The probabilistic estimations conversion needs to be performed at the algorithm output in order to get the final cuts’ positions. A simple threshold filtering won’t work in this case given that the output network estimations are heavily concentrated around the estimated cuts. Since the neural network approximated the markup that went through Gaussian smoothing where the cuts were located, filtration can be a simple and sustainable method for the estimations post-processing. This filtration will get us the local maximum values that follow the threshold cut-off with low threshold. In order to remove noise activation, additional Gaussian smoothing can be used. It doesn’t change the strong maximum positions.
The local maximum filtration method is simple and demonstrates good results, but we set out to find out if we will be able to fully get rid of “engineering” approach when adjusting probabilities. For this purpose we trained one more network with a fully connected architecture and a modest amount of training weights that registers the final probable outputs of the network at the input, and returns similar probable valuations at the output. This network is different because it trains on the original cuts’ markup that weren’t changed via Gaussian smoothing. Probabilistic estimations at the last network output go through simple threshold filtration with no additional processing in order to get the cuts’ final positions. The following figure contains the trained segmentation algorithm examples with intermediate results.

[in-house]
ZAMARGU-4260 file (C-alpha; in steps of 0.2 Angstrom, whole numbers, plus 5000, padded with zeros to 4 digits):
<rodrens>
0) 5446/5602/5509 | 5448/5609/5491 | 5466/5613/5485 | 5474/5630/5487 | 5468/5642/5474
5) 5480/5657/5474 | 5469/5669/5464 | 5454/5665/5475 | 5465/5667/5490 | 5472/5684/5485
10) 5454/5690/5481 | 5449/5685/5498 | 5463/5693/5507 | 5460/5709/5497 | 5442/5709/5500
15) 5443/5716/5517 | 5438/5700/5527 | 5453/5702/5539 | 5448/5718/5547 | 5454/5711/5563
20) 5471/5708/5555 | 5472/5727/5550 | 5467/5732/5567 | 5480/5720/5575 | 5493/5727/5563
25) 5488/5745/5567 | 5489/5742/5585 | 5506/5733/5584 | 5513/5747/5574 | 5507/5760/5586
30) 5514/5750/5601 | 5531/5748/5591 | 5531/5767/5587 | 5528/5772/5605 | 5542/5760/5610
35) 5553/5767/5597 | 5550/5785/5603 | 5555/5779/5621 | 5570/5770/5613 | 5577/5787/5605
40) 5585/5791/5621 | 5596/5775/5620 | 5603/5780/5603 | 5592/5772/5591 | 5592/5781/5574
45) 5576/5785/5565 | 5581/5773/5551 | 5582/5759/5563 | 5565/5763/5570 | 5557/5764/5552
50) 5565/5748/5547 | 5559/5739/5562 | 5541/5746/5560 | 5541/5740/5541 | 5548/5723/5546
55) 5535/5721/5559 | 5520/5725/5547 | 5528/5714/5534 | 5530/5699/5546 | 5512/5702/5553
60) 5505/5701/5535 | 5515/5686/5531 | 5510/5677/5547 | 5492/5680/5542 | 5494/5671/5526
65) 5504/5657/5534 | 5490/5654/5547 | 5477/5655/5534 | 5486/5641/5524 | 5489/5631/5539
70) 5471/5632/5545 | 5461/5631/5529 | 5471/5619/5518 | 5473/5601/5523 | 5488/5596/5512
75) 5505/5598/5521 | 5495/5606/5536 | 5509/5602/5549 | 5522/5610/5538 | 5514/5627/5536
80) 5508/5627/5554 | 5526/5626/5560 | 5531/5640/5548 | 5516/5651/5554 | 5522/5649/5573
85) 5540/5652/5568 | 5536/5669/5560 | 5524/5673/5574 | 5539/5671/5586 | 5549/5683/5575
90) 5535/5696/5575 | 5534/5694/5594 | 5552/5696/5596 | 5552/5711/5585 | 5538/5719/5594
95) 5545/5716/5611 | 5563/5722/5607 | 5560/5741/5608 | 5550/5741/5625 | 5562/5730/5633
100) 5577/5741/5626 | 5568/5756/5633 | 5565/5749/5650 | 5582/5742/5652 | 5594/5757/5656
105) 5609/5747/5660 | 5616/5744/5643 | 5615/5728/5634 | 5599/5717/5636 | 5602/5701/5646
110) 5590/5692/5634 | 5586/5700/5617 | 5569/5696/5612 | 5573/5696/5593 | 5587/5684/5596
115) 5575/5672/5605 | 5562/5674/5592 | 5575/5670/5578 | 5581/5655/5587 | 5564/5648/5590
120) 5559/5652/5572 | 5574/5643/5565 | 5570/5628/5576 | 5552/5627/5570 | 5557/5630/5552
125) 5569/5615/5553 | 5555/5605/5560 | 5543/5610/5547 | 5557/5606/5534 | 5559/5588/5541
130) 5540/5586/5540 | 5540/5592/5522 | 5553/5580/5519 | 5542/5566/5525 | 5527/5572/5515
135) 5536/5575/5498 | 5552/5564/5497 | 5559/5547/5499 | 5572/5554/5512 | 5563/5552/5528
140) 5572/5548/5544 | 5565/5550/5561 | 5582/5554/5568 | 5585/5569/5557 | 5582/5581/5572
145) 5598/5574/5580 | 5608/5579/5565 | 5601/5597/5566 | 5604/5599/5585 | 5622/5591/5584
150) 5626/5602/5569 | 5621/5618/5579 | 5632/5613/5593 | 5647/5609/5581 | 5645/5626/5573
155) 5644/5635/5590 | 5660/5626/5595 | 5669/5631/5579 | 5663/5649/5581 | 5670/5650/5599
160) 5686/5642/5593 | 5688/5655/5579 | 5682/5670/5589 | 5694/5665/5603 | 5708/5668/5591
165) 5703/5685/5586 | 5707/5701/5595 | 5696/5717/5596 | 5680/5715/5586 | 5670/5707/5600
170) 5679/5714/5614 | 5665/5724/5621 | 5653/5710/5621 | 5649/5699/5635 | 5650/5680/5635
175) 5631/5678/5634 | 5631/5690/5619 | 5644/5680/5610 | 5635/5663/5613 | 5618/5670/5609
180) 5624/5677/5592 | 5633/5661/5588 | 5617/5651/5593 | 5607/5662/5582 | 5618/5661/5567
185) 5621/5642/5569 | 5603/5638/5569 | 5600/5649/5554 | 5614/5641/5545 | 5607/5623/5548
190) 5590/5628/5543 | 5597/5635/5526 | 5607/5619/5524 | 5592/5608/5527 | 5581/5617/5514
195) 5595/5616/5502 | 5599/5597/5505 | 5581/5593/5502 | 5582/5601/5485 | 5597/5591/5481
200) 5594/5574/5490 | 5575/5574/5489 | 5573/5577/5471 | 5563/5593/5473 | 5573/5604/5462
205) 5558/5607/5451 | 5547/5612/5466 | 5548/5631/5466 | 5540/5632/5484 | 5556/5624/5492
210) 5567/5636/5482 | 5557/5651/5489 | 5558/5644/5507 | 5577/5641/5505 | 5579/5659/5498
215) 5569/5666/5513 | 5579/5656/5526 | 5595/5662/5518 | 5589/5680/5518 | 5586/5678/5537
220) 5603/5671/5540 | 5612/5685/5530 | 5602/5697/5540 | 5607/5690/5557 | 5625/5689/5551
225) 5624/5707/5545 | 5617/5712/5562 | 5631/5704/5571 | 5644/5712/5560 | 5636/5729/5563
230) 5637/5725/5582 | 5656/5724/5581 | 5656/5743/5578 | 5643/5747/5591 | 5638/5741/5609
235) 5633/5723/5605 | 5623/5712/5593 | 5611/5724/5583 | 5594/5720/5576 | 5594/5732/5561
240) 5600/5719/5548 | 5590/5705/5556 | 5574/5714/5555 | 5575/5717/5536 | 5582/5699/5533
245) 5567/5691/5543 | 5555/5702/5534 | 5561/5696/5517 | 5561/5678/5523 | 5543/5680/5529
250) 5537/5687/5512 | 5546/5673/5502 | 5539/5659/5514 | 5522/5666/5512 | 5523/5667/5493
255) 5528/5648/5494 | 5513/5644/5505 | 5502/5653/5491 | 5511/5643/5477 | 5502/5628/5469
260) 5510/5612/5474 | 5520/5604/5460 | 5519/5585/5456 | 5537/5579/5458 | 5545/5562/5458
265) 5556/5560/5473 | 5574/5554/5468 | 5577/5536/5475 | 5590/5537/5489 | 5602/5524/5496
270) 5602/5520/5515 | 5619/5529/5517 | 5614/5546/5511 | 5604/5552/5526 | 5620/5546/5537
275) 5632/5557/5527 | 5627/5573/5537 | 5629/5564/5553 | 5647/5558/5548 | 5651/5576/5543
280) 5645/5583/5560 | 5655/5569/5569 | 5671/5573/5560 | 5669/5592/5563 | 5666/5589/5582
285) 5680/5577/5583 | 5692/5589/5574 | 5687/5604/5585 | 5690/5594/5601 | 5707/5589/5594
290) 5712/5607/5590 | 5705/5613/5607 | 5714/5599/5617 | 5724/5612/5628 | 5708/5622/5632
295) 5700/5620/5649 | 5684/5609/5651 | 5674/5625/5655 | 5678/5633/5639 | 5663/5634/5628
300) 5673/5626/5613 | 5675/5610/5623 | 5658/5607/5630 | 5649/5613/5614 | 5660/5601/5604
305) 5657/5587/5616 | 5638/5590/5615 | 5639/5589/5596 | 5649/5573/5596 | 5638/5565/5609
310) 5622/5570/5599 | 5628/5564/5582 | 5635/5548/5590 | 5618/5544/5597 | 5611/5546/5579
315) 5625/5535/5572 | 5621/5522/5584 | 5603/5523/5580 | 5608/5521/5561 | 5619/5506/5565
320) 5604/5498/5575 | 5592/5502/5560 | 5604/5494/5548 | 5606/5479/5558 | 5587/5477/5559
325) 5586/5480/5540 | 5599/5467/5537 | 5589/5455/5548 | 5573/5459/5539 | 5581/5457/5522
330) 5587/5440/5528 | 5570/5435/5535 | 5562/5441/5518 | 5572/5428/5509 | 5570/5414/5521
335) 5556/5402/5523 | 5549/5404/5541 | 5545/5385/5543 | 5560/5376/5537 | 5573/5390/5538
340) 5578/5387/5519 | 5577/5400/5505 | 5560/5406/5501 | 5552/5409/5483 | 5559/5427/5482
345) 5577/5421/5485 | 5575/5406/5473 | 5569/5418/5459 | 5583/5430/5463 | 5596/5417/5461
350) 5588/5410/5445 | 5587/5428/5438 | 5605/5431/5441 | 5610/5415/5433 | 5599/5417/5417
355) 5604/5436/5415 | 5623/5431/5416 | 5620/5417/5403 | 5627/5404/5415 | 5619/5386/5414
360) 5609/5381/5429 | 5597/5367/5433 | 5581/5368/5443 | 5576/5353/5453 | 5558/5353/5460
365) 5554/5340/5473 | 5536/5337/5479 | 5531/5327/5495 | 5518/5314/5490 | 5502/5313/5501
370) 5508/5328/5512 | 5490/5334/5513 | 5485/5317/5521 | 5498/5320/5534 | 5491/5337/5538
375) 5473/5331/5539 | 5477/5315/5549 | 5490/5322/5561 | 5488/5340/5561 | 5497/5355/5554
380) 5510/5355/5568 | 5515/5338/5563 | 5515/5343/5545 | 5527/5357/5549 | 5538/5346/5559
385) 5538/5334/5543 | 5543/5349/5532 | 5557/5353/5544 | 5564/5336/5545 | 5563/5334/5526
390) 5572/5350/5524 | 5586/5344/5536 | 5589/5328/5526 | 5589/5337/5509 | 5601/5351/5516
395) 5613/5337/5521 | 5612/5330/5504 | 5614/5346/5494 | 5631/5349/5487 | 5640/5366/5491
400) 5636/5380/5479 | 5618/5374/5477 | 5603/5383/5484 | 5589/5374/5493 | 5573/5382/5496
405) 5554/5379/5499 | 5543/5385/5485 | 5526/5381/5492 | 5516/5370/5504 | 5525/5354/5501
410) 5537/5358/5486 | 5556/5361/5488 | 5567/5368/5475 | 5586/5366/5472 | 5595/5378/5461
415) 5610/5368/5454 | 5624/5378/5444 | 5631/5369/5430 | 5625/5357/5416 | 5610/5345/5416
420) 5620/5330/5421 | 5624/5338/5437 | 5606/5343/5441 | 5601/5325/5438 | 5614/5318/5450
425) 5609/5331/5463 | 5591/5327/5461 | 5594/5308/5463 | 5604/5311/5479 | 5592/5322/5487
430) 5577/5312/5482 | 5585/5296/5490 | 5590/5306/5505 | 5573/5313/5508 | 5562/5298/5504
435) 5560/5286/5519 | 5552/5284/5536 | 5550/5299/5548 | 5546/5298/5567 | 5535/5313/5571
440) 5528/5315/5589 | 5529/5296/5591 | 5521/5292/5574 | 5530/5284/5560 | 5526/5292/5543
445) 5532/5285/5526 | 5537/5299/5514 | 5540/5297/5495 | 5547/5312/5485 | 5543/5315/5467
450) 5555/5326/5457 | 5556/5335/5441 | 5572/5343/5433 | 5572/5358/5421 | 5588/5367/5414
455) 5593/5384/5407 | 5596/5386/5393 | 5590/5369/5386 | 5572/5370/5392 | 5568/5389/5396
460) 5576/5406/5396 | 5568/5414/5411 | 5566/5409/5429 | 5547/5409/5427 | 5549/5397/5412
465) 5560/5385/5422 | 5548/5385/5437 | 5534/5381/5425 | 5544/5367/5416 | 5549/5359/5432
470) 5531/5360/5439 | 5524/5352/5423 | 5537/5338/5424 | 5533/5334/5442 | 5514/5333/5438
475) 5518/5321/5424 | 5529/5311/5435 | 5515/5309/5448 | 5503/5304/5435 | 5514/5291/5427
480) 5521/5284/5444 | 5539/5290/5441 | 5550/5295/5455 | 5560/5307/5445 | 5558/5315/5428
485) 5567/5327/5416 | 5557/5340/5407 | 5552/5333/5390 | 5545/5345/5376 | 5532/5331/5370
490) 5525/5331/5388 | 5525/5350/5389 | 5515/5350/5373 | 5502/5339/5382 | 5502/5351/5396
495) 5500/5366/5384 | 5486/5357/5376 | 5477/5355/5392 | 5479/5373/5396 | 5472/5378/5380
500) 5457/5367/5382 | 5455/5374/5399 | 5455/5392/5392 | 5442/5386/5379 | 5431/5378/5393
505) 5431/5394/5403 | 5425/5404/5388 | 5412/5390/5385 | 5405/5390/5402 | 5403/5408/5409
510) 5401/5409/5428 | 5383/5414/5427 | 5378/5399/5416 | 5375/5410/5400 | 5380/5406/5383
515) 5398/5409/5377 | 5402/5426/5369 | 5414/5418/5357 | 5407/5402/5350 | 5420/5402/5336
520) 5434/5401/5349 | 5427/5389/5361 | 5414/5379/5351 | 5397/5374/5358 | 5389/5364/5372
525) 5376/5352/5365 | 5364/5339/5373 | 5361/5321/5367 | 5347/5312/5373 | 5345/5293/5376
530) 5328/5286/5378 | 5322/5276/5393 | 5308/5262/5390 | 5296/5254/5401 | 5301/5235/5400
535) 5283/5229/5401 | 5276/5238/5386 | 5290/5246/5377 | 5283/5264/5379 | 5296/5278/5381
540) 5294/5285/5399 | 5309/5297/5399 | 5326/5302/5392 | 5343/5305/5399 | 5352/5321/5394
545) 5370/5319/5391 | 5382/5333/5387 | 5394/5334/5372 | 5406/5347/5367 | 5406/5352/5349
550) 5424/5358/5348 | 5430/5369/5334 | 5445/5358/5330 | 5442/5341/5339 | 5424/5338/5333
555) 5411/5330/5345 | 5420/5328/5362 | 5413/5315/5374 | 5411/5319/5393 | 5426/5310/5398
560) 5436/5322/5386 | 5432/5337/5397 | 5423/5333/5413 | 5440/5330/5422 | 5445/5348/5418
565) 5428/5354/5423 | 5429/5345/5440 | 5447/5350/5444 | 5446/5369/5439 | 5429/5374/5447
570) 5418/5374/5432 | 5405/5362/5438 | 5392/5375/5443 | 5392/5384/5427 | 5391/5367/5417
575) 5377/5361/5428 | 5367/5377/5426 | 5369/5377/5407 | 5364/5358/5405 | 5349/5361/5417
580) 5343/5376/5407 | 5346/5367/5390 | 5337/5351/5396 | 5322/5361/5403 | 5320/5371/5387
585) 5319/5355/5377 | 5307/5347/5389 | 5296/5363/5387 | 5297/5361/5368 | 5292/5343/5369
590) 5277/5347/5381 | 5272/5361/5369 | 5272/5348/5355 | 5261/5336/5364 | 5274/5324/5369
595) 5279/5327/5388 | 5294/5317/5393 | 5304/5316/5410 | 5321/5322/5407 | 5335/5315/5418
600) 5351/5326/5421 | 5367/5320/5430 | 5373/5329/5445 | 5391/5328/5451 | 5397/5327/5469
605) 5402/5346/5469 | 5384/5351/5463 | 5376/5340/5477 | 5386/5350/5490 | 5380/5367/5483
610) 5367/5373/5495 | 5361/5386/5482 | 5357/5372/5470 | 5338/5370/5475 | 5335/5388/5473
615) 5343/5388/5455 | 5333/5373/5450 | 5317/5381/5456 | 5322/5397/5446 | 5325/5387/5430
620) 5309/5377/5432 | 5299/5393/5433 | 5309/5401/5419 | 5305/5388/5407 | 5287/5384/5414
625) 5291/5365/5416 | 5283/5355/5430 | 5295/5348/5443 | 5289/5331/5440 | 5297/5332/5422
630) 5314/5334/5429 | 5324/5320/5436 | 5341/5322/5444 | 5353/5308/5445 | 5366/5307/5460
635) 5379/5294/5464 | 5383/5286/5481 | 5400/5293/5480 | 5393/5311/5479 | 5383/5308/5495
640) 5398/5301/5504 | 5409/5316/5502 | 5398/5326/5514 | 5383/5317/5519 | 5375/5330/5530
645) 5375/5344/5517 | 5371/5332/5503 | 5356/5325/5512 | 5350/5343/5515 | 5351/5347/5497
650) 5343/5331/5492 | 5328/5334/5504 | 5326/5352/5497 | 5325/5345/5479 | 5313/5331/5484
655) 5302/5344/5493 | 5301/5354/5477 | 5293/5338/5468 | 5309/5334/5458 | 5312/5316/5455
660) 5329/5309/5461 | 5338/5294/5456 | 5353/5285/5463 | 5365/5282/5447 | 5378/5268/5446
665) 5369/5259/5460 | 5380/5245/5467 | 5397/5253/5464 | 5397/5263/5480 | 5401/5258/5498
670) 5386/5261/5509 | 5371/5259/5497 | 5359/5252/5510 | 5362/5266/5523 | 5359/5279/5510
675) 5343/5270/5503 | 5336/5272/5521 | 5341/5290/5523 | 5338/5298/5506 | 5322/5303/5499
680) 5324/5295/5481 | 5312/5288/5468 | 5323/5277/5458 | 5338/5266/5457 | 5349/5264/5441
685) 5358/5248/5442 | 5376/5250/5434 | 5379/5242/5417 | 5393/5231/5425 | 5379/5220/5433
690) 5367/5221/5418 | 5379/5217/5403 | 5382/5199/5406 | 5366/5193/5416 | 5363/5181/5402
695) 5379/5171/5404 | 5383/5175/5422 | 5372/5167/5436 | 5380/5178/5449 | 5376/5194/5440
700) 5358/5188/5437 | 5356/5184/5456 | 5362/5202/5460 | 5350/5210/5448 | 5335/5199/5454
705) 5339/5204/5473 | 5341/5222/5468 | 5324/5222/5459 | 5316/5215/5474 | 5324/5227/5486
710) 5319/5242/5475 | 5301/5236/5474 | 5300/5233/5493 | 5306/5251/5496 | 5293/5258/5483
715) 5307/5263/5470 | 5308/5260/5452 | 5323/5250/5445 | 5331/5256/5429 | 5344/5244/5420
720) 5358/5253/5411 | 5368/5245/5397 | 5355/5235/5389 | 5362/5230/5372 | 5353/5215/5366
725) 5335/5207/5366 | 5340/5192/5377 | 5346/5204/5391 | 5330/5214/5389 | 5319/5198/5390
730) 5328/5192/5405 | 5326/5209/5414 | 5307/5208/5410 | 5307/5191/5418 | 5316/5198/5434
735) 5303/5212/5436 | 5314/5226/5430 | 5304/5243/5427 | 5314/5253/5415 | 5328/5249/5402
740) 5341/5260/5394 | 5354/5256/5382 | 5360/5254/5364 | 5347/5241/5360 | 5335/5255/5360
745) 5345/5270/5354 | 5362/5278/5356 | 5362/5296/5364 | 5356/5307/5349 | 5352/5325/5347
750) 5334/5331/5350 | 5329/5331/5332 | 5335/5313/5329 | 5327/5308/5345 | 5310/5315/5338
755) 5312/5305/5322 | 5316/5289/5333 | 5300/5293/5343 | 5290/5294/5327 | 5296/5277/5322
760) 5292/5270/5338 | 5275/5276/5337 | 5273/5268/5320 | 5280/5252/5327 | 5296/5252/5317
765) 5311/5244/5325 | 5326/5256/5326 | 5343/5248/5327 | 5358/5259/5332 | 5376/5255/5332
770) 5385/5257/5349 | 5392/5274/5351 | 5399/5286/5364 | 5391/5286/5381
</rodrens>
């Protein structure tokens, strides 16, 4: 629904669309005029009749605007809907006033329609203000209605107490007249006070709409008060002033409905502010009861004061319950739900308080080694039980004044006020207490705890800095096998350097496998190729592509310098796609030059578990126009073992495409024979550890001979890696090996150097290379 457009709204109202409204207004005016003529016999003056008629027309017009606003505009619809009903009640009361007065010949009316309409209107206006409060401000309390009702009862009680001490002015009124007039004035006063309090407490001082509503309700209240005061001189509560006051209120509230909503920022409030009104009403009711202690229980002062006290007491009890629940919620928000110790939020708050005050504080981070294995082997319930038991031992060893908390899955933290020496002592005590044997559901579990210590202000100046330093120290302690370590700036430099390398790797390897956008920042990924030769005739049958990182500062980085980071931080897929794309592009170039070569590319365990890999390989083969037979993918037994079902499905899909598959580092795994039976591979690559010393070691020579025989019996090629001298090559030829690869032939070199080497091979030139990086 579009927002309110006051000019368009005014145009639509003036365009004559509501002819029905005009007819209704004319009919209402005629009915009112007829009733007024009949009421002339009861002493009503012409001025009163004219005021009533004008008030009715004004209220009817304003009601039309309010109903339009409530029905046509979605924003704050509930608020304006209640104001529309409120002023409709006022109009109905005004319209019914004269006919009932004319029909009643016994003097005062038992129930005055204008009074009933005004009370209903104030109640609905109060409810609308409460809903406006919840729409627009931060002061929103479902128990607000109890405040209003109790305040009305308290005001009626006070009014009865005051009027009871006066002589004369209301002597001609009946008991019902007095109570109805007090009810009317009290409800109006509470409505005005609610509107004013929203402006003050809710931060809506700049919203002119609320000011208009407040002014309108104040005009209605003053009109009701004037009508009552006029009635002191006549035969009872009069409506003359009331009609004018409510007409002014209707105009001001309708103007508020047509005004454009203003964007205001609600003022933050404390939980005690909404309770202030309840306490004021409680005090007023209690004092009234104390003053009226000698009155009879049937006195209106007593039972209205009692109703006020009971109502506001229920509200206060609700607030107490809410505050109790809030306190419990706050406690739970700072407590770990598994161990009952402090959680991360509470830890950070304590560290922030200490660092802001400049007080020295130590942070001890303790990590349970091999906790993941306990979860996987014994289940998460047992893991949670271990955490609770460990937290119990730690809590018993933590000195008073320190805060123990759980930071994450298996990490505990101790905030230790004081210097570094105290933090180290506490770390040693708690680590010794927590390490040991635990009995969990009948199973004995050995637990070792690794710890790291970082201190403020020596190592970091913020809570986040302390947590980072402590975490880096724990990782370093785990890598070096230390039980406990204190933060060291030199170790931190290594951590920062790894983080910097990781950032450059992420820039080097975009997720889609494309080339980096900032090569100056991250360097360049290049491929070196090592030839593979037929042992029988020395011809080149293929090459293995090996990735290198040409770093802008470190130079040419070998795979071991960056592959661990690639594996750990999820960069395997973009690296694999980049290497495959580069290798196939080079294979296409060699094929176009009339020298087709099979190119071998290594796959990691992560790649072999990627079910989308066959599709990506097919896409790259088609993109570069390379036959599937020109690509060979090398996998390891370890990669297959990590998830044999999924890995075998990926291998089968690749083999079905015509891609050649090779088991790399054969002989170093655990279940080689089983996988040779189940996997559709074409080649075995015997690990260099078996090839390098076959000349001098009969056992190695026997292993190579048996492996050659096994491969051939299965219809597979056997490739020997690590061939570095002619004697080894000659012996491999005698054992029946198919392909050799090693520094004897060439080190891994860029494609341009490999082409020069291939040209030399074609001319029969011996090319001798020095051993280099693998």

Red background signifies probabilistic estimations at the convolutional network output, yellow – the recurrent network that follows. Green areas indicate estimations of the recurrent network, filtered by the fixed threshold, blue areas are for the remaining cuts – filtered values that are the local maximums.
Trials and results
Main lines of the Russian passport in the conducted trials were the lines of last name, first name, and the patronymic. The baseline training dataset consisted of 6000 images, and it increased up to 150000 images after its expansion using the data synthesis. The test dataset for segmentation assessment using additional metrics without recognition consisted of 630 images. The test dataset for line recognition consisted of 1300 Russian passport images, one image of each line of the document.